While flexible electronics based on thin-film semiconductors are nearing commercialization, stretchable electronic materials and devices are in their infancy. Stretchable electronic materials would be conformable to non-planar surfaces without wrinkling and could be integrated with the moving parts of machines and the body in a way that materials exhibiting only flexibility could not be. For example, one of the chief applications envisioned by Lipomi is a low cost “solar tarp” that can be folded up for packaging and stretched back out to supply low cost energy to rural villages, disaster relief operations and the military operating in remote locations. Another long-term goal of the Lipomi lab is to produce electronic polymers whose properties–extreme elasticity, biodegradability, and self-repair–are inspired by biological tissue for applications in implantable biomedical devices and prosthetics.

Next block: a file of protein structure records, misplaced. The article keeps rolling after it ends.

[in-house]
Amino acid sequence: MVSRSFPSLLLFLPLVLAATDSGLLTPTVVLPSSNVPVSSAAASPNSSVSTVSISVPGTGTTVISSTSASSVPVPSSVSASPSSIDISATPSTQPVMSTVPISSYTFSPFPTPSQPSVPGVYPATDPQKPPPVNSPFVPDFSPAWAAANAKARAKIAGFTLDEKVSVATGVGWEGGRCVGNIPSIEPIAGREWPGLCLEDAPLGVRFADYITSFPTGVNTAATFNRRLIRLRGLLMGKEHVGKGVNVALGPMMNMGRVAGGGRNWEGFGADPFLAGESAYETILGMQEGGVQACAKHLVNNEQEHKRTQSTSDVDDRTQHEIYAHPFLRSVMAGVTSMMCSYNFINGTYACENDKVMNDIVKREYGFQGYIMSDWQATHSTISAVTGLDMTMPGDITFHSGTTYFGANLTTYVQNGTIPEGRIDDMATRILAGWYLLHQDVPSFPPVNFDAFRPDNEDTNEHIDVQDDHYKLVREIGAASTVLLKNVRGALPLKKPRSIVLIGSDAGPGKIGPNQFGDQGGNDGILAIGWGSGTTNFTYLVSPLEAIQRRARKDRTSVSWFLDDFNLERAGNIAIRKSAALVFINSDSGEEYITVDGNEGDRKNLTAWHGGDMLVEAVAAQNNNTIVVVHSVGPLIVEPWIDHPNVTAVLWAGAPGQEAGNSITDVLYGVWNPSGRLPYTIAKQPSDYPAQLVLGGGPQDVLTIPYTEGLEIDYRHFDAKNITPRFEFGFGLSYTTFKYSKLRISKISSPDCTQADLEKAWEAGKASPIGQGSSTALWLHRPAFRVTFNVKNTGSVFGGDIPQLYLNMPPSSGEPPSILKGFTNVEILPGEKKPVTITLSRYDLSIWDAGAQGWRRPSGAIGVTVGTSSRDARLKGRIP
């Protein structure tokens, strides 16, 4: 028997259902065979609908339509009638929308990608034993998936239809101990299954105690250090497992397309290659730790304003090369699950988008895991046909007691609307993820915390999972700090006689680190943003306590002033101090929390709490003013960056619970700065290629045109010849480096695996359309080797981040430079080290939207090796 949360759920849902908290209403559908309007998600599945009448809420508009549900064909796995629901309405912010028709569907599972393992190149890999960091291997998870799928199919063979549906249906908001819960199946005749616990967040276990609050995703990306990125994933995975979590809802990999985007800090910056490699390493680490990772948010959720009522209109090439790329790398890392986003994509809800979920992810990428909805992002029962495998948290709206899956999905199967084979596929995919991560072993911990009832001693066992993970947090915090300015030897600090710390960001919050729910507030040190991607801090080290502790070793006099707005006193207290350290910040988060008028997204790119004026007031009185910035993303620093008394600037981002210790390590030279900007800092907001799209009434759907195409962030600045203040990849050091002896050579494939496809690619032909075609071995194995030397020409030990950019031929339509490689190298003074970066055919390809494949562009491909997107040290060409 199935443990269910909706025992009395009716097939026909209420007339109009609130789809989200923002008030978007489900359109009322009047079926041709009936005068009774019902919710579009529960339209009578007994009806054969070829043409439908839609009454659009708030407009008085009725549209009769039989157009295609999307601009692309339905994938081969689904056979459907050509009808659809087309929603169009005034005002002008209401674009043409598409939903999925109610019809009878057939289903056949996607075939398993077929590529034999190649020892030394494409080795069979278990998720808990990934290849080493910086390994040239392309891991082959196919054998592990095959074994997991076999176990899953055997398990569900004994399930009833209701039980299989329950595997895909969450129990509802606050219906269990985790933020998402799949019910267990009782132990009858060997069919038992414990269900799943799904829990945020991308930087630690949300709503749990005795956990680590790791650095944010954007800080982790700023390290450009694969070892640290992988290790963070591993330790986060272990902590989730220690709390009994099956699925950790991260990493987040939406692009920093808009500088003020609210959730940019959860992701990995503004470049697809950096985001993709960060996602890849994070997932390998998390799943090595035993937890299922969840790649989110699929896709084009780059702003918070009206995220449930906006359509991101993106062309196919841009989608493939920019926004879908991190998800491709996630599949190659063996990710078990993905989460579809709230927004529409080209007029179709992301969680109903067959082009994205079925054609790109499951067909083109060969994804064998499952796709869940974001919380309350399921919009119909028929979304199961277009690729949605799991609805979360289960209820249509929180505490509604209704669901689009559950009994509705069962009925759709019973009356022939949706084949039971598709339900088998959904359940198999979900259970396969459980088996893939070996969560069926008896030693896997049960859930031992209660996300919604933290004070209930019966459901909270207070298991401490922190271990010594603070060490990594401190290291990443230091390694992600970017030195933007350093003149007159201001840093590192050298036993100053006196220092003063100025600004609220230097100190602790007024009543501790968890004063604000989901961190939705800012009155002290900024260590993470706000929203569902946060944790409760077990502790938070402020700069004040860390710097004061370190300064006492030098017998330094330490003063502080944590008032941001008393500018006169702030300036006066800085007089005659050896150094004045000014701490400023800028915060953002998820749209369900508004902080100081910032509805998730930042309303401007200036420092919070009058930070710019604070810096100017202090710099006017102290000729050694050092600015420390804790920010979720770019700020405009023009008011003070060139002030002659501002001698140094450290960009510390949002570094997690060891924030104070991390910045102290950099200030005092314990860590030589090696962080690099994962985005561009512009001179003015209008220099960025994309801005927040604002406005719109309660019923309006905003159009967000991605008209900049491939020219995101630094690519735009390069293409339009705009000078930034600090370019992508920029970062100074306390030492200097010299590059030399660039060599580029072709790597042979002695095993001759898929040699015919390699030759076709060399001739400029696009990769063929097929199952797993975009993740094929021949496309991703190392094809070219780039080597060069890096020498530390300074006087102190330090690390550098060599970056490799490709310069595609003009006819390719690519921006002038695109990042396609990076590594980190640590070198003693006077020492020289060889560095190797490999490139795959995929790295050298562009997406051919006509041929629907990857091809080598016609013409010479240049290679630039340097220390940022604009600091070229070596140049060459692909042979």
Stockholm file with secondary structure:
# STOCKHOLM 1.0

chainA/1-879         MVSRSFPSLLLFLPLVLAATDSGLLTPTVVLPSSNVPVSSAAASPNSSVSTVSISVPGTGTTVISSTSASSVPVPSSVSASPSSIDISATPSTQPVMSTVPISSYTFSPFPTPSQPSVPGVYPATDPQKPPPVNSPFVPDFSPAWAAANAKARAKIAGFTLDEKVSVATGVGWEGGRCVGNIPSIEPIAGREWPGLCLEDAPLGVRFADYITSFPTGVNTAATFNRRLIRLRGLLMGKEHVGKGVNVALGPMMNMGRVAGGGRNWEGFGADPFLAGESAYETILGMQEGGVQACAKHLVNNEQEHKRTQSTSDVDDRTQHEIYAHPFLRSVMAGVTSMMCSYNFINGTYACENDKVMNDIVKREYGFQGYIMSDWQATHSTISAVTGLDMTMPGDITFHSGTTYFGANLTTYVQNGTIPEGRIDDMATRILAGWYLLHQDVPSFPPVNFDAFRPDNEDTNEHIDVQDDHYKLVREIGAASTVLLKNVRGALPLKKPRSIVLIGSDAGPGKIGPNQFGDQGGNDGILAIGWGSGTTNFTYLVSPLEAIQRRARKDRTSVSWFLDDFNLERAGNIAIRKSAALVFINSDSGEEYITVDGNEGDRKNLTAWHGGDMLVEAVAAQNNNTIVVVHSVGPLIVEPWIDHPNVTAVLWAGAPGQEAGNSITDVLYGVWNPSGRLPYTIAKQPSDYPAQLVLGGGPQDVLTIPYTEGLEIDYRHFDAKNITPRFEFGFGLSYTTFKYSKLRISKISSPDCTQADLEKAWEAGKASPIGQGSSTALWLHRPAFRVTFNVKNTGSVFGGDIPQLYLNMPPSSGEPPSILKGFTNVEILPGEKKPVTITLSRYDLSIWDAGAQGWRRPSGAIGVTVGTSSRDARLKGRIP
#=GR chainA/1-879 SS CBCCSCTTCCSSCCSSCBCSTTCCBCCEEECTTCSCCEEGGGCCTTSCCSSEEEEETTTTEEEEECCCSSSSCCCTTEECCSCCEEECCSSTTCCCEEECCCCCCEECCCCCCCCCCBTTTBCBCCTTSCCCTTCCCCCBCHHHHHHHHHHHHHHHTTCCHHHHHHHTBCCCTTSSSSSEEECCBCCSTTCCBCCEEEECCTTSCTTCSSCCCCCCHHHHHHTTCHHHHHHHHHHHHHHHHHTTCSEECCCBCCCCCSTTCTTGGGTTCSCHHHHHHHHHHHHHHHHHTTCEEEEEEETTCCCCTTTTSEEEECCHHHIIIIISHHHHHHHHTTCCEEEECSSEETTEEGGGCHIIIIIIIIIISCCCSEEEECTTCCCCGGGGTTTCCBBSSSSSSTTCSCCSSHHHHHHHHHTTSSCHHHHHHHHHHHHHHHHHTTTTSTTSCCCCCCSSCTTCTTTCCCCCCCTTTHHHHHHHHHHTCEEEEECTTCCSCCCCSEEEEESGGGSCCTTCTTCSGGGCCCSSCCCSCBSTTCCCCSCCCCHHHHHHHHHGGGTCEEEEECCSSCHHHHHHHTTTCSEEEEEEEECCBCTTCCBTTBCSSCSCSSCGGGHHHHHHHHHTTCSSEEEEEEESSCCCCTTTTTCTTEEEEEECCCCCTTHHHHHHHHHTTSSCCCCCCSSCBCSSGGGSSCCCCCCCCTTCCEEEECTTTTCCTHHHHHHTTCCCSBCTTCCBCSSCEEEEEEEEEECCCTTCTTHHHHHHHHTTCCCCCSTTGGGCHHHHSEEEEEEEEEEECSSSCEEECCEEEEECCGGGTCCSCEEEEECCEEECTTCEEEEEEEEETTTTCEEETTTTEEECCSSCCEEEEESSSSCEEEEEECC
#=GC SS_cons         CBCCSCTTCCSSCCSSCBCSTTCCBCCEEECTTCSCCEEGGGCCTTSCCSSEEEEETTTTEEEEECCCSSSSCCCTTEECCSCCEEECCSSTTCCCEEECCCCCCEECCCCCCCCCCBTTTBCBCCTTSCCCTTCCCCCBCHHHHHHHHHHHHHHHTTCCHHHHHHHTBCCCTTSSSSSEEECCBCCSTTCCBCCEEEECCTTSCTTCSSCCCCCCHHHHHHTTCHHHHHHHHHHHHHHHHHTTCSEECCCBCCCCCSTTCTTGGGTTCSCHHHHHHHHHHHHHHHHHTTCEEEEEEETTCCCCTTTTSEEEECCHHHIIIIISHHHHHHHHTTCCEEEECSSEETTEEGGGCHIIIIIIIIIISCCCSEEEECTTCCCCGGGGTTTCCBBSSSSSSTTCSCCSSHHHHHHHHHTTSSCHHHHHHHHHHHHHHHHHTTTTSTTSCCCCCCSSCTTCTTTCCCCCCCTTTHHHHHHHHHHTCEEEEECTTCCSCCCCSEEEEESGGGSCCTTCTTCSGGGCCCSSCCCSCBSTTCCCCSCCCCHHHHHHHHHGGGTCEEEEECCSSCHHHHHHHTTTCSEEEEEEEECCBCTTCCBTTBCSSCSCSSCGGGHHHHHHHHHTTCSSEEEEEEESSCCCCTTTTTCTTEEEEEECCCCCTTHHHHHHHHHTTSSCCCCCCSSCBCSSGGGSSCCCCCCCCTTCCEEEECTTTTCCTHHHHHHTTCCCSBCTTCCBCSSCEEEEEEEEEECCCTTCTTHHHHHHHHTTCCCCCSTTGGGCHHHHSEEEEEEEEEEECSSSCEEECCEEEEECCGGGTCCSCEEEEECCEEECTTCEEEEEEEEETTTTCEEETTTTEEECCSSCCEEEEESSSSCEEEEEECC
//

Lipomi has been studying why the molecular structures of these “rubber” semiconductors cause some to be more elastic than others. In one project published recently in the journal Macromolecules, the Lipomi lab discovered that polymers with strings of seven carbon atoms attached produce exactly the right balance of stretchability and functionality. That balance is key to producing devices that are “flexible, stretchable, collapsible and fracture proof.”
Lipomi’s team has also created a high-performance, “low-bandgap” elastic semiconducting polymer using a new synthetic strategy the team invented. Solid polymers are partially crystalline, which gives them good electrical properties, but also makes the polymer material stiff and brittle. By introducing randomness in the molecular structure of the polymer, Lipomi’s lab increased its elasticity by a factor of two without decreasing the electronic performance of the material. Their discovery, published in RSC Advances, is also useful for applications in stretchable and ultra-flexible devices.
The Latest on: Stretchable electronics
[google_news title=”” keyword=”Stretchable electronics” num_posts=”10″ blurb_length=”0″ show_thumb=”left”]